Business owners in Patten Square in Chattanooga celebrate end of construction disruption

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Beth Adkins opened the French Quarters Lounge on Patten Parkway in the 1980s, and she has seen a lot of change from her downtown location between Lindsay Street and Georgia Avenue. But nothing could have prepared her for the combination of two years of building on her doorstep and a pandemic, she said.

“The challenges we faced were off the charts, but we faced them and we grew from them,” Adkins said. “There were times when I considered leaving. I even bought a property on the other side of town.”

Adkins did stay put, however, and on Friday morning she attended the grand opening of the completely revamped and renamed Patten Square from her living room door.

“It’s wonderful to be here now,” she said. “The parking lot is much more accessible. The meters are more up to date – they accept credit cards. It’s handicapped accessible,” Adkins said.

Construction on the new design of Patten Square began in August 2019 and was expected to take a year, but several factors doubled the lead time, including unexpected work that had to be done to consolidate the foundations of the buildings on the north side of the promenade before the sidewalk pavers could be installed.

“All of these buildings had basements that protruded into the sidewalk, so the sidewalk was sunken underneath,” said Blythe Bailey, administrator of the Chattanooga Department of Transportation.

The pandemic, which struck nine months after construction began, has also slowed things down, Bailey said.

“I can’t quantify this, but the pandemic has also affected the construction schedule,” he said. “The work has become a challenge. “

About $ 1.5 million of the project – which ultimately lasted two years and cost $ 4.75 million – was funded by donors such as the Benwood Foundation, the Community Foundation of Greater Chattanooga and the Lyndhurst Foundation.

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Business owners in Patten Square in Chattanooga celebrate end of construction disruption

Although the project schedule doubled, the budget remained on target, Bailey said.

“We built contingencies, as we always do, and that has served us well,” he said.

KaDeadra McNealy, who moved her Millennial Nail Bar business from East Chattanooga to Patten Square in June, said the first few weeks in space were tough as construction continued.

“It was weird when they put up the big fences,” she said. “But it was worth it.”

Tiffany Pauldon-Banks, owner of Lil Mama’s Chicago Style Hoagy, opened her restaurant in the area in January, and the timing was not right, she said.

“I opened during construction and during a pandemic,” she said. “It wasn’t fun, but all the good stuff is worth the wait.”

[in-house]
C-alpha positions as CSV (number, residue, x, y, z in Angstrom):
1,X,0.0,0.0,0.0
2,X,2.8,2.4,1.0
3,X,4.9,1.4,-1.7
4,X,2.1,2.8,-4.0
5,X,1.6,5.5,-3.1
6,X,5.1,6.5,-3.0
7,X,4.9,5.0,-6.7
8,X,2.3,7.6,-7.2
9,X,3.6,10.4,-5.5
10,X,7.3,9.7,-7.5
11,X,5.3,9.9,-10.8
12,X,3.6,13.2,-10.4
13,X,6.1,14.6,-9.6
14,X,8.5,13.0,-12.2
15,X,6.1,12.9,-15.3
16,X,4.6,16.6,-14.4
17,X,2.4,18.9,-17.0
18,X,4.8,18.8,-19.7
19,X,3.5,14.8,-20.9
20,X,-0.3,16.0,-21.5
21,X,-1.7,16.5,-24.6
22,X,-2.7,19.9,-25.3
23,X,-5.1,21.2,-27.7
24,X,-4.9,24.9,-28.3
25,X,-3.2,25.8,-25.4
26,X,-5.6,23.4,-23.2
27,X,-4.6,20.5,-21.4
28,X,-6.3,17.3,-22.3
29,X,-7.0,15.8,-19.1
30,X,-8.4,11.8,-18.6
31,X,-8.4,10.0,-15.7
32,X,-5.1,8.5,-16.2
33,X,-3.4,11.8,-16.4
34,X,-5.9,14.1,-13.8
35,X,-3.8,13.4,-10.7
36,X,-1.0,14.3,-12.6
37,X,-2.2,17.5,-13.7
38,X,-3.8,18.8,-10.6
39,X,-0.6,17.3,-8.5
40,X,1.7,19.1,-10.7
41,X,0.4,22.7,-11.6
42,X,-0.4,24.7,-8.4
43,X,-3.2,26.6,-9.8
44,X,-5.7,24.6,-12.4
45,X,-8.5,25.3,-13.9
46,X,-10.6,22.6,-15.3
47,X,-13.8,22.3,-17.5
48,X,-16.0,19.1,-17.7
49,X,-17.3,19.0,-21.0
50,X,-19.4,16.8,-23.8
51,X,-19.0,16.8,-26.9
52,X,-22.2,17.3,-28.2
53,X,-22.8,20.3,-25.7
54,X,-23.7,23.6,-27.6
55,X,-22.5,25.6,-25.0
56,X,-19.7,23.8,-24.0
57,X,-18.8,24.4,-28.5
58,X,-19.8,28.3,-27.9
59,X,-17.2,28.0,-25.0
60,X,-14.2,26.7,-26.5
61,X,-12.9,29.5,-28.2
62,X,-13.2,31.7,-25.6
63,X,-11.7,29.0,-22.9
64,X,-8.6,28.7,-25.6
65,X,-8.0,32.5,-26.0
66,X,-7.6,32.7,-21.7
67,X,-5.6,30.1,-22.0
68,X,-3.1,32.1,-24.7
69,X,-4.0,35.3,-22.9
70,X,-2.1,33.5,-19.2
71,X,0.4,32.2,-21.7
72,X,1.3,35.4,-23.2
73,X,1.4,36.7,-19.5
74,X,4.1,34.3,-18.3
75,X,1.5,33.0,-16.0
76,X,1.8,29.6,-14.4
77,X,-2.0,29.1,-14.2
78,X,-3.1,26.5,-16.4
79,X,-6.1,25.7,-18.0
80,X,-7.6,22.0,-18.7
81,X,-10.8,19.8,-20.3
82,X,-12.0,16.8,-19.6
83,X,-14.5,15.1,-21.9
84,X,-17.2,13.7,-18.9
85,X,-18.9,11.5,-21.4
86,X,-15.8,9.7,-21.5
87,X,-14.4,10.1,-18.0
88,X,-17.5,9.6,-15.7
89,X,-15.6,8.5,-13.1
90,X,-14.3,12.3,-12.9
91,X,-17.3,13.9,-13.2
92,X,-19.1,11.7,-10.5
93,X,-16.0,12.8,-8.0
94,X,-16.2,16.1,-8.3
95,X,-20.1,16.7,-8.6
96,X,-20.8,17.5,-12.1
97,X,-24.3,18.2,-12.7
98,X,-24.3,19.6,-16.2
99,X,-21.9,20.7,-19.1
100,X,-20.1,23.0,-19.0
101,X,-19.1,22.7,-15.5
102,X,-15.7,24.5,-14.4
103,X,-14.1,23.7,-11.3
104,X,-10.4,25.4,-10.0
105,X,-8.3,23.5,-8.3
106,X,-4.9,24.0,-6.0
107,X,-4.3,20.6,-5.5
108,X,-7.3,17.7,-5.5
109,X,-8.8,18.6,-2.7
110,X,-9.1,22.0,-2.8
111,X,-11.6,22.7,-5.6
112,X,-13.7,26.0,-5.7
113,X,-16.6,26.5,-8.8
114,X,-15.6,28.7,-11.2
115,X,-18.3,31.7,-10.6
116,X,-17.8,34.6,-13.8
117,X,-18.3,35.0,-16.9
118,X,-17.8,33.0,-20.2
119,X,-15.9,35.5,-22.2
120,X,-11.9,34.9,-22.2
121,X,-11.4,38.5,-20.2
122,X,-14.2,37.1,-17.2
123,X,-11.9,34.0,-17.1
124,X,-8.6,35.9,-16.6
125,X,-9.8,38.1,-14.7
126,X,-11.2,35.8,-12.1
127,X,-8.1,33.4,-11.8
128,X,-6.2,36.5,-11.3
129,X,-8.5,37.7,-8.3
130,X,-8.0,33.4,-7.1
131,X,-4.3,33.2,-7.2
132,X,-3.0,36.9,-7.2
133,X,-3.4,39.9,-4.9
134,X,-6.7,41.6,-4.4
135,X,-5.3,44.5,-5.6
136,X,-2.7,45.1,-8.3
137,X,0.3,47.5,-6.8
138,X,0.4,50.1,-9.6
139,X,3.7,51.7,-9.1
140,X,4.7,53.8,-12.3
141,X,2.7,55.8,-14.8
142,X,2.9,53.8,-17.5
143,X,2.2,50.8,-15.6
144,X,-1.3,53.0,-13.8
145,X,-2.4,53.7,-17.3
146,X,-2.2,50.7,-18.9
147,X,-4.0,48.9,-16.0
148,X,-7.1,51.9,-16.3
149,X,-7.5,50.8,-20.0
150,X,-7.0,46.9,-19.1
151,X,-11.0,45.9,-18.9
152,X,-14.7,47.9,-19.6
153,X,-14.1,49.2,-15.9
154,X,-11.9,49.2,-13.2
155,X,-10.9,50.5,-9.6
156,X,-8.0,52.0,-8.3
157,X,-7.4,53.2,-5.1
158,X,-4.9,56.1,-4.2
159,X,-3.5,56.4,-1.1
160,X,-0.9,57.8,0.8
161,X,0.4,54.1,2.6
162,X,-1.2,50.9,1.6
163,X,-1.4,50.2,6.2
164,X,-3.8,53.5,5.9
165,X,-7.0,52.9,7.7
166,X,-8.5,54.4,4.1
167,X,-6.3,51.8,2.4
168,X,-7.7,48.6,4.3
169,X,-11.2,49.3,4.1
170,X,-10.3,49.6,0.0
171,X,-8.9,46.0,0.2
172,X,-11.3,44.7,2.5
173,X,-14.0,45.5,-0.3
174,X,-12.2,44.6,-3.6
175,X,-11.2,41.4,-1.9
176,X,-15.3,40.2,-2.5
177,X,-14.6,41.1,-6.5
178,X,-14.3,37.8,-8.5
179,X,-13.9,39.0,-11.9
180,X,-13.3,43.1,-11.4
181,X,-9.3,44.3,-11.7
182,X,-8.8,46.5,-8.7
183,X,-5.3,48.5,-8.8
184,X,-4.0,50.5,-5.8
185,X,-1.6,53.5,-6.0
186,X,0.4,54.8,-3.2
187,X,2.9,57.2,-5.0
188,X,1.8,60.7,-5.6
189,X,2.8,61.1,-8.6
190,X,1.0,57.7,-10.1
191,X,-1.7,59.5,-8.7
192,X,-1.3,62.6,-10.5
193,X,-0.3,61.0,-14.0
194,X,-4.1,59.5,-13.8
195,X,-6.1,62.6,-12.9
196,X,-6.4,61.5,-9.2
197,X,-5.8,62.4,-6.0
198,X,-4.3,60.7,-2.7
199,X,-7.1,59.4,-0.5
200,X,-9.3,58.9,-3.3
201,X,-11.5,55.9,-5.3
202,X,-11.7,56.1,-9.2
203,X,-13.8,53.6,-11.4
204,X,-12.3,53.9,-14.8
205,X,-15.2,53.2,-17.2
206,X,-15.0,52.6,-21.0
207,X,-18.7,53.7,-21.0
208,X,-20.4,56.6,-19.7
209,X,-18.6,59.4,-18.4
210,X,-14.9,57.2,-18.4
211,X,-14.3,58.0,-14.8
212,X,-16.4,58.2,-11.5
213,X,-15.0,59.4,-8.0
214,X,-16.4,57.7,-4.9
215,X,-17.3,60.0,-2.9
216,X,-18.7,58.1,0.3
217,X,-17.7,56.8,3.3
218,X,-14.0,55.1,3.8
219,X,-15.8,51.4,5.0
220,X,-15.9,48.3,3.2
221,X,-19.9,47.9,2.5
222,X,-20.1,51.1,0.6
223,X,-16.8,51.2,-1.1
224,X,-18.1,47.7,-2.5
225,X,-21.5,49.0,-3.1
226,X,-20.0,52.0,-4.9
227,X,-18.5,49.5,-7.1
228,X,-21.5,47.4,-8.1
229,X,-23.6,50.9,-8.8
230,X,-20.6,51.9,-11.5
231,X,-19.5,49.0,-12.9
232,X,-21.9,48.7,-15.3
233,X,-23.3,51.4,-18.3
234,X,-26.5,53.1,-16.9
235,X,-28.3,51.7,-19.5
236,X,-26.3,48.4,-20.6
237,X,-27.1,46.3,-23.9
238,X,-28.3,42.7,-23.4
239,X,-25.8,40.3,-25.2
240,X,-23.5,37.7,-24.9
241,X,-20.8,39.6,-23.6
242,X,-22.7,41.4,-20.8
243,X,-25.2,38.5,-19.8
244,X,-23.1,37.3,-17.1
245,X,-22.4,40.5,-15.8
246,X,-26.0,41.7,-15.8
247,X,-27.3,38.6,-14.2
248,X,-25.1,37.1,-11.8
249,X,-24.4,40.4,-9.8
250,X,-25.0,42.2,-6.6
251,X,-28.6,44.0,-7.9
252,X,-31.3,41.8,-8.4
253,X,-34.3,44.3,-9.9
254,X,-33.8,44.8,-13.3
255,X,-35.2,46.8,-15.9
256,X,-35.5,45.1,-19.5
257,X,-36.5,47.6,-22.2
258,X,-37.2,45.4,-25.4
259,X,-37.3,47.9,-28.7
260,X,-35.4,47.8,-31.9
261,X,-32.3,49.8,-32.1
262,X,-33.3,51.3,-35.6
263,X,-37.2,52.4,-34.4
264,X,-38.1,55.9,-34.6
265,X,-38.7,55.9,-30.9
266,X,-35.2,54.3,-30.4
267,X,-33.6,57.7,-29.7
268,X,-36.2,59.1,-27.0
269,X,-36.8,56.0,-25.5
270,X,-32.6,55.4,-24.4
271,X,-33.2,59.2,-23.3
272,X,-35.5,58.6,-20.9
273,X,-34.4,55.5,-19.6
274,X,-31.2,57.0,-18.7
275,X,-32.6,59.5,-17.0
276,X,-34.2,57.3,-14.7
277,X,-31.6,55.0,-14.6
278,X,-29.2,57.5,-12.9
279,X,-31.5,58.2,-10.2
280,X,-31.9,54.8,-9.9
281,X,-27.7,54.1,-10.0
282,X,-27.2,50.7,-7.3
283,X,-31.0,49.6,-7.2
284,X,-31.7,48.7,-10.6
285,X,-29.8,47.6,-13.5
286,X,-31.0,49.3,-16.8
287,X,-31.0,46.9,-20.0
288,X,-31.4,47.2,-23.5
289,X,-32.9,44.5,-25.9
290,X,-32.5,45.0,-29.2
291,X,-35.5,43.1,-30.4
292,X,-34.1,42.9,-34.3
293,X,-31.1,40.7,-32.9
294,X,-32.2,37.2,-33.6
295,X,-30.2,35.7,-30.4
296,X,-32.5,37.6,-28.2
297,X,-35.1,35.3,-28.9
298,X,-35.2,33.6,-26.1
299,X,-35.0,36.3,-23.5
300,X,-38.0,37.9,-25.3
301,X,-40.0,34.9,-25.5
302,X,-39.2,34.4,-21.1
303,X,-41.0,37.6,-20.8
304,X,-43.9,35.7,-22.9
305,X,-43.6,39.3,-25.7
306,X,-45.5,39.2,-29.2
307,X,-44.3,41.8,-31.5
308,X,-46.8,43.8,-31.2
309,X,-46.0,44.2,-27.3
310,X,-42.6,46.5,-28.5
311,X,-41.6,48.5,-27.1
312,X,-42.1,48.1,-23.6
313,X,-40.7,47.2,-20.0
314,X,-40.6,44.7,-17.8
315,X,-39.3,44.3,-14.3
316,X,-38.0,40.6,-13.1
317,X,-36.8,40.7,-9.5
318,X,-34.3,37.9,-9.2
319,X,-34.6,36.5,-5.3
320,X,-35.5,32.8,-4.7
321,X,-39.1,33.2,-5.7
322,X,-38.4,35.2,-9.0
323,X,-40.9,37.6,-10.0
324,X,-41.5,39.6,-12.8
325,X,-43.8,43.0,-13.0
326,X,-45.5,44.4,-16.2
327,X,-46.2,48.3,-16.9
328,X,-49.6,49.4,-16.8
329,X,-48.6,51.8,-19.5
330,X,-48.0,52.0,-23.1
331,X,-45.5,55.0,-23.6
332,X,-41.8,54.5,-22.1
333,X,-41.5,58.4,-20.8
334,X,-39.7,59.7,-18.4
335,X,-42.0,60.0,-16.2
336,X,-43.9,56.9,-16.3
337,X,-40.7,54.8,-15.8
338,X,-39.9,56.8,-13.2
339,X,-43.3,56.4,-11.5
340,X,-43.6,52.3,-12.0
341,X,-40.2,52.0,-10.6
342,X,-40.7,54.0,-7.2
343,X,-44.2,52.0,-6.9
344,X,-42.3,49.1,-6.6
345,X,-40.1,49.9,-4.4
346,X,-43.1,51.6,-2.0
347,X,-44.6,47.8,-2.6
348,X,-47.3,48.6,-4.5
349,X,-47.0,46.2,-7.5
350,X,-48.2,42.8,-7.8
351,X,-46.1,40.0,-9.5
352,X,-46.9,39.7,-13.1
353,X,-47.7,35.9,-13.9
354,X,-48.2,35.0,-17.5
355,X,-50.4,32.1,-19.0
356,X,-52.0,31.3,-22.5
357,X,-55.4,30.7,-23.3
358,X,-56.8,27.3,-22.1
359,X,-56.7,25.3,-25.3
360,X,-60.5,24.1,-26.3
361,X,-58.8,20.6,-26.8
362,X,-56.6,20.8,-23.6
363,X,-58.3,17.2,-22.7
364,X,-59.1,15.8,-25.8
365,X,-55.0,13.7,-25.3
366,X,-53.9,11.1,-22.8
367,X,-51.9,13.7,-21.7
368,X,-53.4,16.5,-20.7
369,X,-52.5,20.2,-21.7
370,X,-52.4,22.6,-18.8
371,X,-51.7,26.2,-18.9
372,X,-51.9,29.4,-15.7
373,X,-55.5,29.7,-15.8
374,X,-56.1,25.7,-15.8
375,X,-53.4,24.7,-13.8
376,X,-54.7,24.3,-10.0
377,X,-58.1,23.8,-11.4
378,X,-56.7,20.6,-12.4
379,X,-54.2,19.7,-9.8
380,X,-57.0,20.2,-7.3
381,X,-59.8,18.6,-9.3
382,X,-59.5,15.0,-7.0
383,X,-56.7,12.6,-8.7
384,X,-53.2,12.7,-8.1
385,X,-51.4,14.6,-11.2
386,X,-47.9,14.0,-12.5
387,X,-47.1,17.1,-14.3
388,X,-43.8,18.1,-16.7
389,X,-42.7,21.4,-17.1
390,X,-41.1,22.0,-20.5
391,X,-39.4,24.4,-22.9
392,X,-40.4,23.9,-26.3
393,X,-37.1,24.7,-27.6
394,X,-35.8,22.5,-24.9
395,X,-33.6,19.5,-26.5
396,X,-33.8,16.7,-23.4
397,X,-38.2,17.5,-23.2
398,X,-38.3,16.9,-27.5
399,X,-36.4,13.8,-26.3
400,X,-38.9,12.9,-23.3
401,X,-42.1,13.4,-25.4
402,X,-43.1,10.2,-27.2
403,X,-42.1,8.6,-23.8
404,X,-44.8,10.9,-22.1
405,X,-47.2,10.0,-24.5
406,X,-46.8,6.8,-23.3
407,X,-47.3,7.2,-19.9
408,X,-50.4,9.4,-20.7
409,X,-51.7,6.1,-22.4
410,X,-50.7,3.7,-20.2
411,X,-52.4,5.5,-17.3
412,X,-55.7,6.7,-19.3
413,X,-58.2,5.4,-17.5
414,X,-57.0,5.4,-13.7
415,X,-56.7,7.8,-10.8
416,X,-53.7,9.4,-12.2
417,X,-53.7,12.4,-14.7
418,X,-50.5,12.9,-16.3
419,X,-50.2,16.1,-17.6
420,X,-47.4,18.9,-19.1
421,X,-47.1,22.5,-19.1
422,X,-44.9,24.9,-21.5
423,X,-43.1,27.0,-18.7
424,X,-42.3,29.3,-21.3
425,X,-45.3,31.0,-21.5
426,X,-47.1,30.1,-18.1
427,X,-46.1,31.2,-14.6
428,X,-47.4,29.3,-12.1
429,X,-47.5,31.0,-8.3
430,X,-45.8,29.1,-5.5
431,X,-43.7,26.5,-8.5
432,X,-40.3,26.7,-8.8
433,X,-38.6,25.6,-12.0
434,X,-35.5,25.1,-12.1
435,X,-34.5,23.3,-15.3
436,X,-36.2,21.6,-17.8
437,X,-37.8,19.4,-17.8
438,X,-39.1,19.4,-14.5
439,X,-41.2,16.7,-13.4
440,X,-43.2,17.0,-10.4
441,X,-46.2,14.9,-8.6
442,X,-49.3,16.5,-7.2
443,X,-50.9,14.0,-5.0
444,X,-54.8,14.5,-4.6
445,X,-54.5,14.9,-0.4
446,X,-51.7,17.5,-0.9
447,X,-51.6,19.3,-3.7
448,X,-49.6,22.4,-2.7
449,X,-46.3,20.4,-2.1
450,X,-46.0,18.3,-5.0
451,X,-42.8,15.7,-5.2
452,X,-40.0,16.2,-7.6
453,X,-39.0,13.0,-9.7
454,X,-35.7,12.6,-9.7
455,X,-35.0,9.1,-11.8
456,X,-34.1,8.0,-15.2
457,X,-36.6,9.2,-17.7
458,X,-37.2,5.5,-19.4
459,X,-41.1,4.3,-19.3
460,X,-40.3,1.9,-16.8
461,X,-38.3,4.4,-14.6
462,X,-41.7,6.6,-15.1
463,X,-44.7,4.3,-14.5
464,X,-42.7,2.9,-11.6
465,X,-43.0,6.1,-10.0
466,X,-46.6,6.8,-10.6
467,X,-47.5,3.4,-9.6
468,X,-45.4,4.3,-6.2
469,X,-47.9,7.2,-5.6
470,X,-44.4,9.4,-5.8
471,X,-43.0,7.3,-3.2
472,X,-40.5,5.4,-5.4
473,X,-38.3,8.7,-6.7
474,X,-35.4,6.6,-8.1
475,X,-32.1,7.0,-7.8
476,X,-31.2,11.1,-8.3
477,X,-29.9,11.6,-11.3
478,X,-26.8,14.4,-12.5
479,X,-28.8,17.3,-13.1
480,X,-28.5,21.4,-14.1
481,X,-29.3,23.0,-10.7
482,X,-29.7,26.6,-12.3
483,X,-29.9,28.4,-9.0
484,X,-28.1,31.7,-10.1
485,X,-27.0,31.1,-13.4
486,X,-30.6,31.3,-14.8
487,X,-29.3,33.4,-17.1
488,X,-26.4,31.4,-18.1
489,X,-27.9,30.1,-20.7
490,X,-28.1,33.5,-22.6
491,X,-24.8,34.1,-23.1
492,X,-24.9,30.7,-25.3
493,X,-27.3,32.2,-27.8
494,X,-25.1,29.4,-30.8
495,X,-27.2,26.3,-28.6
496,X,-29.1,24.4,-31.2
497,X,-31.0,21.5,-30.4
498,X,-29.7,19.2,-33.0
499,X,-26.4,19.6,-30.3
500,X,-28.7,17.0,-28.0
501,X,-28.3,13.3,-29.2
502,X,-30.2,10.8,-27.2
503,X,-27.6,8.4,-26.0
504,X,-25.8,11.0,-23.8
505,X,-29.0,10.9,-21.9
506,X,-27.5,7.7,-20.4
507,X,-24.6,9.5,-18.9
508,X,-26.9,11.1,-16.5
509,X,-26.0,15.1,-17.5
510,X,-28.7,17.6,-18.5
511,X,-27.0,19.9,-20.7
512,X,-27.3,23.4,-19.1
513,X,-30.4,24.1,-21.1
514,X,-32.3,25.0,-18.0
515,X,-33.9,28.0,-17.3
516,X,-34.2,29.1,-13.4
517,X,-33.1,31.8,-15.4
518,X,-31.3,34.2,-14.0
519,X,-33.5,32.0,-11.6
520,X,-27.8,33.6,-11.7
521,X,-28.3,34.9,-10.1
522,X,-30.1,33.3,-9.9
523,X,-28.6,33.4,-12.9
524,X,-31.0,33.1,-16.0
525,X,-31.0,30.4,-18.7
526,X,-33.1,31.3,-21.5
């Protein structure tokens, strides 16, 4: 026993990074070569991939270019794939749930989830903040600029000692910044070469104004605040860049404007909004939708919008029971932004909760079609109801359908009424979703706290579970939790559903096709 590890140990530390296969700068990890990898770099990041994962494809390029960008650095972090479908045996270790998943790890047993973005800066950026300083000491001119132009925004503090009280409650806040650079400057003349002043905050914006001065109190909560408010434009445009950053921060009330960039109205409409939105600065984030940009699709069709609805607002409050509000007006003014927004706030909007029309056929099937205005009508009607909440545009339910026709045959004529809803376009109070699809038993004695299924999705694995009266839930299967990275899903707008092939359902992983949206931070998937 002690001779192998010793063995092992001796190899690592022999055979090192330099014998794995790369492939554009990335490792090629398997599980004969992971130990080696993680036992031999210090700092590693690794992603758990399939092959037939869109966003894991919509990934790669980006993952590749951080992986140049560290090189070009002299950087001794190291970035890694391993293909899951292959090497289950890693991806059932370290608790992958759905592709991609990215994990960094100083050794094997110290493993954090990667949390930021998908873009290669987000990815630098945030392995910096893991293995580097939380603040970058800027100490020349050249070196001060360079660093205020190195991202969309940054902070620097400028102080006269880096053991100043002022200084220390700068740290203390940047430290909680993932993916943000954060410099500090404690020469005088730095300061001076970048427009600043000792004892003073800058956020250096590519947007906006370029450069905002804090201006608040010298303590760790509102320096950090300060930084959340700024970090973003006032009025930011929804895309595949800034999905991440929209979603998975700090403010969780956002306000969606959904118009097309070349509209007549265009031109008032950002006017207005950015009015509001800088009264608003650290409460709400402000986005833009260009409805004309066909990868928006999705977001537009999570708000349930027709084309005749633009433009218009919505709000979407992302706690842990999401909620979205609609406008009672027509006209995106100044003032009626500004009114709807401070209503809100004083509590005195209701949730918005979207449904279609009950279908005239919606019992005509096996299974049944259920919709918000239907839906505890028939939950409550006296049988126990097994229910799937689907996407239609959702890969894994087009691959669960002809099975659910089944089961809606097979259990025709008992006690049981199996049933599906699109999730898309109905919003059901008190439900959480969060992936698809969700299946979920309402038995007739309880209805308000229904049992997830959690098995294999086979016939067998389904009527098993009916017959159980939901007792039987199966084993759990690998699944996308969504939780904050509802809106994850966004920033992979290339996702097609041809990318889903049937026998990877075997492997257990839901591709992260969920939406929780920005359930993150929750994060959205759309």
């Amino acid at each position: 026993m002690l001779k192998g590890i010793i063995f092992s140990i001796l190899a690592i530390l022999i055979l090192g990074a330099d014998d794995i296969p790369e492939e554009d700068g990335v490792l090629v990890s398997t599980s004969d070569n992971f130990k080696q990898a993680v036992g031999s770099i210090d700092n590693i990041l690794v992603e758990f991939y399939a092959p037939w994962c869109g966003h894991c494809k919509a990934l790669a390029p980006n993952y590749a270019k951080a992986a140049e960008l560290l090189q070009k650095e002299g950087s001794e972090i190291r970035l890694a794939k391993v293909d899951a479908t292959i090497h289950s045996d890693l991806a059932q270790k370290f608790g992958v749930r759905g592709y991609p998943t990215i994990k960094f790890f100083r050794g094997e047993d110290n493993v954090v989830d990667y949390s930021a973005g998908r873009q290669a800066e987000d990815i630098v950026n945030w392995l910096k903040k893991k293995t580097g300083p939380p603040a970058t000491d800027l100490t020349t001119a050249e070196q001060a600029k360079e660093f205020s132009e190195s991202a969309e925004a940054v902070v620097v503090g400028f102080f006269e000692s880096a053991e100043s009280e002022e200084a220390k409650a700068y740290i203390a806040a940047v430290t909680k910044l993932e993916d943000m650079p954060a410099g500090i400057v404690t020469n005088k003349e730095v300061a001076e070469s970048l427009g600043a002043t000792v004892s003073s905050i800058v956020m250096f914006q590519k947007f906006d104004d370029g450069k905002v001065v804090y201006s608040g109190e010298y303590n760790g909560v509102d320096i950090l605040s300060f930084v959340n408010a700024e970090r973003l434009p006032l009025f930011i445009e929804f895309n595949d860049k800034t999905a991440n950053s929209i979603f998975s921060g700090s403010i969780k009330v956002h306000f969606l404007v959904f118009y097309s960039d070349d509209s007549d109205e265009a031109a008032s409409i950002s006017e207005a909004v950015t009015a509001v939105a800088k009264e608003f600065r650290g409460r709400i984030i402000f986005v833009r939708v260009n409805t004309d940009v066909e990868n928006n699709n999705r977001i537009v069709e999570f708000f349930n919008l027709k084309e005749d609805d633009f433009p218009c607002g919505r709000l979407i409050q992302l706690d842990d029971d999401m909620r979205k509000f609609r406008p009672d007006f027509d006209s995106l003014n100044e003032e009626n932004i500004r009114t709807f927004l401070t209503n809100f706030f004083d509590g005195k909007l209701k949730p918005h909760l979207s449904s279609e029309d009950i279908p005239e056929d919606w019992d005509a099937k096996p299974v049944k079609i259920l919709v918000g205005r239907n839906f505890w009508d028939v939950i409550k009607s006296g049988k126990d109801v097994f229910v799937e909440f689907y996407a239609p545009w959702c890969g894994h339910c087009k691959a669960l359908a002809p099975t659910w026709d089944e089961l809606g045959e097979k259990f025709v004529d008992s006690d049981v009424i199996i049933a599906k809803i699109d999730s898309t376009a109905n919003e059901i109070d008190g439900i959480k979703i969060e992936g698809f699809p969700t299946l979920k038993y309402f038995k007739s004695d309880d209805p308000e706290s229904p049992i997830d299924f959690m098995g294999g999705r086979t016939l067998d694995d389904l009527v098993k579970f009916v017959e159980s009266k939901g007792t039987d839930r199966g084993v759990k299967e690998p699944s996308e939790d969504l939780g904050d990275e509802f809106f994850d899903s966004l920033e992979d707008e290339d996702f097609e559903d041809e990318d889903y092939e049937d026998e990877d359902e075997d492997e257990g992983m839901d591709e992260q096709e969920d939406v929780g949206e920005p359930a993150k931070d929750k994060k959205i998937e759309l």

Since the project ended, the space has come to life, said Pauldon-Banks.

“It’s just full of life and fun since the project was approved, there is a real sense of community,” she said. “We are delighted to see where we will be next year.”

The old space was designed for parking and not for pedestrians, and the new design transforms Patten Square into an open plaza where cars can still park, but the pedestrian space dominates, Bailey said.

“What we’ve done is kind of reverse the workings of space,” he said. “We knew we had to accommodate vehicles and parking, but now we have consolidated vehicle traffic in the middle and doubled the space available for people by two and a half times.”

Charles Paty and his siblings own the buildings that occupy most of the north side of the block and have six tenants in the square. The construction headaches were worth it, Paty said.

“They are trying to bring in more people and use the area, and it is working,” he said. “I think concept wise it’s good, although I hated that it took longer than I expected.”

However, not everyone was able to hang on. Chris and Dale Victoria Curtis, the owners of Blue Ivy Flowers, didn’t want to leave their place at the corner of Lindsay Street and Georgia Avenue, but construction took a heavy toll on their business and then the pandemic struck.

By September 2020, they were tired of both construction – which slashed their business by 15-20% from the start – and the pandemic, which dealt another blow. The pair packed their bags and took over the operation of Ensign the Florist in October 2020, moving Blue Ivy Flowers to the Rossville store.

They love their new arrangement in Rossville, but the Curtis took a tour of the now-completed Patten Square this week and liked what they saw.

“Personally, I would love to go back, and we talked about it,” Chris said. “This corner is still for rent.

Contact Mary Fortune at [email protected] Follow her on Twitter at @maryfortune.


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